All things entertaining in Westchester, Rockland and the Hudson Valley
BloggersChris Serico Kirthana Ramisetti Georgette Yacoub Kristin Taveira Anne Machalinski Estelle Lander
posts Next postVictor Garber confirms he's gay, says 'everybody knows'
'Beasts of the Southern Wild': Benh Zeitlin's parents on their Oscar-nominated son
“Beasts of the Southern Wild” and the film's Hastings-on-Hudson-raised director, 30-year-old Benh Zeitlin, scored four Oscar nominations last week, including nods for best picture and best director.
On Sunday, his proud mom and dad shared behind-the-scenes tidbits with friends and neighbors following an afternoon screening of "Beasts" at the Andrus Senior Residence auditorium in Hastings. Post-show, everyone had a chance to meet the parents -- Amanda Dargan and Steve Zeitlin -- and hear about their son during an hour-long talk.
“Our official title is producers of the director,” Steve Zeitlin joked.
Trailer: 'Beasts of the Southern Wild'
| Quvenzhane Wallis takes fame in stride
| Buzz about "Beasts of the Southern Wild"
MORE: Benh Zeitlin and 'Beasts of the Southern Wild' | Oscar predictions: Will 'Beasts' win best screenplay? | 'Beasts' director's parents share 5 fun facts
Here are five fun facts shared with the audience:
1. Benh Zeitlin learned a lot about storytelling from his parents, who are folklorists. They founded a group called City Lore, which celebrates New York City and America’s cultural heritage via educational programs, exhibitions, poetry workshops, music, movies and more. As a child, Benh and his kid sister Eliza hung out at the organization’s film festivals, met artists and musicians and even helped edit some City Lore documentaries.
2. Quvenzhane Wallis, the Oscar-nominated 9-year-old star of "Beasts," lied on her application when trying out for the role of Hushpuppy. The cutoff for the audition for the leading actress role was 6 years old, and Benh Zeitlin was open to a child up to 11 years old. Quvenzhane, then only 5, really wanted to try out for the part and eventually beat out 4,000 other contenders. After casting Quvenzhane, Benh called his own mother with the news. She recalled the conversation for the Hastings crowd:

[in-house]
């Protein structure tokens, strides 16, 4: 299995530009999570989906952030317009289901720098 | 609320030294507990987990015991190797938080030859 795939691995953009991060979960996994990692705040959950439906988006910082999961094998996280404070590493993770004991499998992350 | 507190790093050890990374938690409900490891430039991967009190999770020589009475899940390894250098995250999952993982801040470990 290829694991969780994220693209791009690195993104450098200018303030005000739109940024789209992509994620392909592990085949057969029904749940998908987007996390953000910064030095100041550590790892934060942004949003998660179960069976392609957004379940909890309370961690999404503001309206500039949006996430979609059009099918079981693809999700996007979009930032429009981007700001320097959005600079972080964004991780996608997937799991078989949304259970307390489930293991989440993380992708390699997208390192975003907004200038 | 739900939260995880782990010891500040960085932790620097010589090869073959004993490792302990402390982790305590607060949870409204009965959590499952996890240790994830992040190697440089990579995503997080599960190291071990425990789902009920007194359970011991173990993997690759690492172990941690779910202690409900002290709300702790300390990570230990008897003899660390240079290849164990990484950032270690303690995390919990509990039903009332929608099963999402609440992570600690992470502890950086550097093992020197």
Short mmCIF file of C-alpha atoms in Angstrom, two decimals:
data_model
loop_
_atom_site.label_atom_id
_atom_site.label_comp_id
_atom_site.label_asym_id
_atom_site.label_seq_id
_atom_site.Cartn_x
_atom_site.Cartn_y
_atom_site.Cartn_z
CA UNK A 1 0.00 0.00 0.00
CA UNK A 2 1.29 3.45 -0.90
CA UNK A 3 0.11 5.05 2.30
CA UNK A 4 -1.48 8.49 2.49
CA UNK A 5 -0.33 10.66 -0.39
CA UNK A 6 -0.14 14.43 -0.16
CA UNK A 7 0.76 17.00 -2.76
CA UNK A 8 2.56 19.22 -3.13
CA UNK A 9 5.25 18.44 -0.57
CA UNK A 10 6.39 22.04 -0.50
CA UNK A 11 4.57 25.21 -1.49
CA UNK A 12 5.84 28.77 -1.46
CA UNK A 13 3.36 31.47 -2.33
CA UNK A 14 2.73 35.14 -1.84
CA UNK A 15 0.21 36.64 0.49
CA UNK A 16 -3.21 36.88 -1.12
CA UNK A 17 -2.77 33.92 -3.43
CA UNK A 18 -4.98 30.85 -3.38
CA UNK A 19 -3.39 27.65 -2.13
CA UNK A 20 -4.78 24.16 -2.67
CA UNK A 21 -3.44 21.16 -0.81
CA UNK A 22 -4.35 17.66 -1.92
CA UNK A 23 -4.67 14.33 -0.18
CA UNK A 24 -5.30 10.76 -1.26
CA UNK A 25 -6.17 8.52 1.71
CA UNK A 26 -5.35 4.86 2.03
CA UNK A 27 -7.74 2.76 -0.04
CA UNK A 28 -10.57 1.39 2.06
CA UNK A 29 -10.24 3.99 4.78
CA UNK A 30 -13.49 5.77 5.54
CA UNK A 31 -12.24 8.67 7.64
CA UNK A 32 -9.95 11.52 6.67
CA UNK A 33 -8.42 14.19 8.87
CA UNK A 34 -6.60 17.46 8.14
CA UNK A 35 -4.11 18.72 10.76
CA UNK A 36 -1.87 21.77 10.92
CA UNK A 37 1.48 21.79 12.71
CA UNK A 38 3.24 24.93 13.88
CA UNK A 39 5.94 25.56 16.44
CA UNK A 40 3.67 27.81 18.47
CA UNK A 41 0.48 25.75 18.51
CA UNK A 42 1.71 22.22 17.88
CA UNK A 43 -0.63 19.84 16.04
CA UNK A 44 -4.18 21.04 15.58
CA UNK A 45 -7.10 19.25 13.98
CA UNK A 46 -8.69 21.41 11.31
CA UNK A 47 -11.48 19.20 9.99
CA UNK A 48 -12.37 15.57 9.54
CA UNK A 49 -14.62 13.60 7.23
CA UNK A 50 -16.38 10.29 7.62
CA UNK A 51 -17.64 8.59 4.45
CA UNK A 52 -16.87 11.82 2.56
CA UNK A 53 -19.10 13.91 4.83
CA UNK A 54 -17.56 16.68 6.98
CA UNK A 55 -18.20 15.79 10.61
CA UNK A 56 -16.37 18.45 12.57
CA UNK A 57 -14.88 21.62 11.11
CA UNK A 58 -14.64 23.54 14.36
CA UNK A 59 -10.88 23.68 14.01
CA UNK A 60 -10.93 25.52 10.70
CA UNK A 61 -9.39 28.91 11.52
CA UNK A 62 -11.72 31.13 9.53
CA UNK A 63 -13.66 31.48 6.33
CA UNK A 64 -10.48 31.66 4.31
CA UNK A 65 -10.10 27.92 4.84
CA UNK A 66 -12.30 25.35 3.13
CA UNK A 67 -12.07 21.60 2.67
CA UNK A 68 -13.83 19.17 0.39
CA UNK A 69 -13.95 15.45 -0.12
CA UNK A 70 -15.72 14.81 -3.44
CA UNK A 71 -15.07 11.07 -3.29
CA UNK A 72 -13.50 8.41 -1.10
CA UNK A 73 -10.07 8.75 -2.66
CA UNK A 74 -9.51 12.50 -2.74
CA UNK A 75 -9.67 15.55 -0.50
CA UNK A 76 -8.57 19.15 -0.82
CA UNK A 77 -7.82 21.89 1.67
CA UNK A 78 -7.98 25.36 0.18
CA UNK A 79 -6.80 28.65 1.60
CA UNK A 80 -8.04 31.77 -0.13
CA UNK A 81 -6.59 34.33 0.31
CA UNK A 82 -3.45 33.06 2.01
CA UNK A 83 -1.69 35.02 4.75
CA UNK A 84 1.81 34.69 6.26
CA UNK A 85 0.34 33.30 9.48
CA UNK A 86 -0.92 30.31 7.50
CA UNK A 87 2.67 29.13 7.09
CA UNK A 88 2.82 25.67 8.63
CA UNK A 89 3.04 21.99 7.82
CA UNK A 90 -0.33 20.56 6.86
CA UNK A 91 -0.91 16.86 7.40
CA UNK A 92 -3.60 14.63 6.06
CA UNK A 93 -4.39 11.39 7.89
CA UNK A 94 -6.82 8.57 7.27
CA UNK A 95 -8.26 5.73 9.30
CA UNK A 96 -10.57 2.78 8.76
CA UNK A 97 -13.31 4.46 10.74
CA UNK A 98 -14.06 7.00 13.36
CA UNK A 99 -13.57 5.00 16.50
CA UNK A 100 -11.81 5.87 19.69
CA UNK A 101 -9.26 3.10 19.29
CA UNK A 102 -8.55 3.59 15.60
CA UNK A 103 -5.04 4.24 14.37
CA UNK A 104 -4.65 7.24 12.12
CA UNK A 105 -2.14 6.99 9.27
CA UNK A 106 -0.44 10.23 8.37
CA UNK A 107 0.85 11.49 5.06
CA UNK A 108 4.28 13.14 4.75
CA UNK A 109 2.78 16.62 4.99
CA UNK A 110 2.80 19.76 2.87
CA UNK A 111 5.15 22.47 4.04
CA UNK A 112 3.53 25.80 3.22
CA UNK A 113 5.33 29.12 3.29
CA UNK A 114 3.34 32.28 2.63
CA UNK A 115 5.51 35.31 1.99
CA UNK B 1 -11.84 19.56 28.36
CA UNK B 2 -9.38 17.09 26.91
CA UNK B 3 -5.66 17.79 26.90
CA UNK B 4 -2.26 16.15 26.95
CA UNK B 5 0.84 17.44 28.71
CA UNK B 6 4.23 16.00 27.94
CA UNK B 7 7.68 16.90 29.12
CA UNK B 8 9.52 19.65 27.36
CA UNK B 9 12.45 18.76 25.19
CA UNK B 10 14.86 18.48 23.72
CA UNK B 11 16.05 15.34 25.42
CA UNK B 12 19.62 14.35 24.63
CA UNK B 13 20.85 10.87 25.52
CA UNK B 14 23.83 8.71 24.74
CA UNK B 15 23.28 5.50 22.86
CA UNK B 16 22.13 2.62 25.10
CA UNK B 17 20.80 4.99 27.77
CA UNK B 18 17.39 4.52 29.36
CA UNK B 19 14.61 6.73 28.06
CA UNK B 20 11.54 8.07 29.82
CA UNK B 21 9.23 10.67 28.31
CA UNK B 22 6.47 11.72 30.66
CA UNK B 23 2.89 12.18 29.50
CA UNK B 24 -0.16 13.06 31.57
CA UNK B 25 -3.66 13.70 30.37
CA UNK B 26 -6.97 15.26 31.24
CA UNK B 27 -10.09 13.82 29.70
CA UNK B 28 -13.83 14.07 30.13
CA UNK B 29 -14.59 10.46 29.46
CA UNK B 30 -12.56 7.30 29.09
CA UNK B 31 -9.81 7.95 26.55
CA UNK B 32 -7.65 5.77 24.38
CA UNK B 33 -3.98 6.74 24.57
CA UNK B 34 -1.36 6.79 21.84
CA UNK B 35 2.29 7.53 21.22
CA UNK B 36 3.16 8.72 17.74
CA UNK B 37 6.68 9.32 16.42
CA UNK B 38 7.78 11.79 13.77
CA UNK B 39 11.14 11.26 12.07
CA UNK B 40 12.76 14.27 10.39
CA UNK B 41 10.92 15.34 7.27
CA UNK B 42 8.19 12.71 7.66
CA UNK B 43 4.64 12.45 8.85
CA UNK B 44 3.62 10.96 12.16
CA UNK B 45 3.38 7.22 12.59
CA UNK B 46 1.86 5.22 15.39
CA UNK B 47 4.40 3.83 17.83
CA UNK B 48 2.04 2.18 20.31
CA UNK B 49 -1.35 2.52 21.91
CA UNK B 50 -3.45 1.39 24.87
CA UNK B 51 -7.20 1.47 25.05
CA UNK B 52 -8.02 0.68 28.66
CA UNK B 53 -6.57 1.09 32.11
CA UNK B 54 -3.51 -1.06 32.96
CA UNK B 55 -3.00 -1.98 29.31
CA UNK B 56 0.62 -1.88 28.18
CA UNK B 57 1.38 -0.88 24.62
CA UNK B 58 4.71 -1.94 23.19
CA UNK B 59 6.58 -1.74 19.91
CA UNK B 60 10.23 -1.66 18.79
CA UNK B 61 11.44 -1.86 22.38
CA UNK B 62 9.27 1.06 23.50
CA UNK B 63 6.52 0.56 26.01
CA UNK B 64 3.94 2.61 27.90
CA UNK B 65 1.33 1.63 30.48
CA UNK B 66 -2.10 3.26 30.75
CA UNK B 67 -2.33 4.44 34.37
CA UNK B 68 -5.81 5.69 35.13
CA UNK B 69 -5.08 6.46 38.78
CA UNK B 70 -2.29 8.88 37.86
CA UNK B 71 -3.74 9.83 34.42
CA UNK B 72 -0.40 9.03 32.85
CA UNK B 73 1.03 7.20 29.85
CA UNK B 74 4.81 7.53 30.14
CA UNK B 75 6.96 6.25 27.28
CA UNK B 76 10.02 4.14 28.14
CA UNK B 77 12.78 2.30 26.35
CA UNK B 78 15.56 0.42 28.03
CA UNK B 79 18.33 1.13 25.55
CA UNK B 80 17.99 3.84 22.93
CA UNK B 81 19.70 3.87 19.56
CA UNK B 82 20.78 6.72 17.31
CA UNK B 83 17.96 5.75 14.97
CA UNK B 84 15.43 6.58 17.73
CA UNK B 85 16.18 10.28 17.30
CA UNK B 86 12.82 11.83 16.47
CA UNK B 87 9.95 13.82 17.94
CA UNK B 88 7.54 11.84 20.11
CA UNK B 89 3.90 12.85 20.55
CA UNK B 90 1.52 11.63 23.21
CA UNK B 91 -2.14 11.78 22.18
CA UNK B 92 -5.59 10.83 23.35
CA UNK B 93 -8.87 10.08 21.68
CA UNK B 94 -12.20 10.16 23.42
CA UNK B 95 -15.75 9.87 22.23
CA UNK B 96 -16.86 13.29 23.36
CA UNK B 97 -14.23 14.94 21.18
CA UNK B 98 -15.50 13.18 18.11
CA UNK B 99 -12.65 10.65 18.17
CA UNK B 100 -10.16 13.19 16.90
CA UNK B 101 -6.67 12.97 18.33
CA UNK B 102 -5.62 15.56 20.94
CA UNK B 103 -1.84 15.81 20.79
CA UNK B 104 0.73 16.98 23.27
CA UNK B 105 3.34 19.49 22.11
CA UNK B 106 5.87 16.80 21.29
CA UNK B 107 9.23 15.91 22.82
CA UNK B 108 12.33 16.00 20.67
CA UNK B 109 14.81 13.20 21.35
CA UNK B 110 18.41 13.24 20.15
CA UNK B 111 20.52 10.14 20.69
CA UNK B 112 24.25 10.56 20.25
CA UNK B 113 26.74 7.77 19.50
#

“Benh, you’re going to let this entire film rest on a 5-year-old?” she asked incredulously.
“You haven’t met this 5-year-old,” he responded.
3. Every actor in the cast was a nonprofessional. “Real” actors were auditioned but they were either “too serious” or too skeptical of the project, Dargan said. “They realized that if they brought a professional actor in, they were not going to want to take direction from a bunch of kids who had never done this before.”
With a set filled with “real” people, a sense of community was critical. To win the part of Wink, the dying father, Dwight Henry, had to prove he could establish trust with his young co-star. Benh Zeitlin found Henry across the street from the production’s New Orleans studio where Henry ran a bakery. For his first meeting with Quvenzhane, Henry brought her some goodies from his shop. “He was famous for making these doughnuts,” Dargan said.
4. Wesleyan University graduates are at the heart of this production. Benh graduated from Wesleyan, where he majored in film studies. The production team was staffed with school buddies, including best pal Crockett Doob, also of Hastings, who edited the flick. The production company, called Court 13, refers to an unused squash court that was awaiting renovation on the Middletown, Conn., campus where Benh and his friends worked on the animation for his senior thesis. That last student project also showed how close the Zeitlin siblings are -- younger sister Eliza, who works as a visual artist, helped her brother with his thesis, a short film called “Egg." For "Beasts," she helmed the art department.
5. The "beasts" of the film are aurochs, a breed of wild cattle that became extinct in the 1600s. For the production, the stand-ins are potbellied pigs that were dressed up in costumes made from the pelts of nutria, a type of rodent. While pigs generally tend to scurry around, they are shown galloping in herds – a trick achieved by having them run on a treadmill.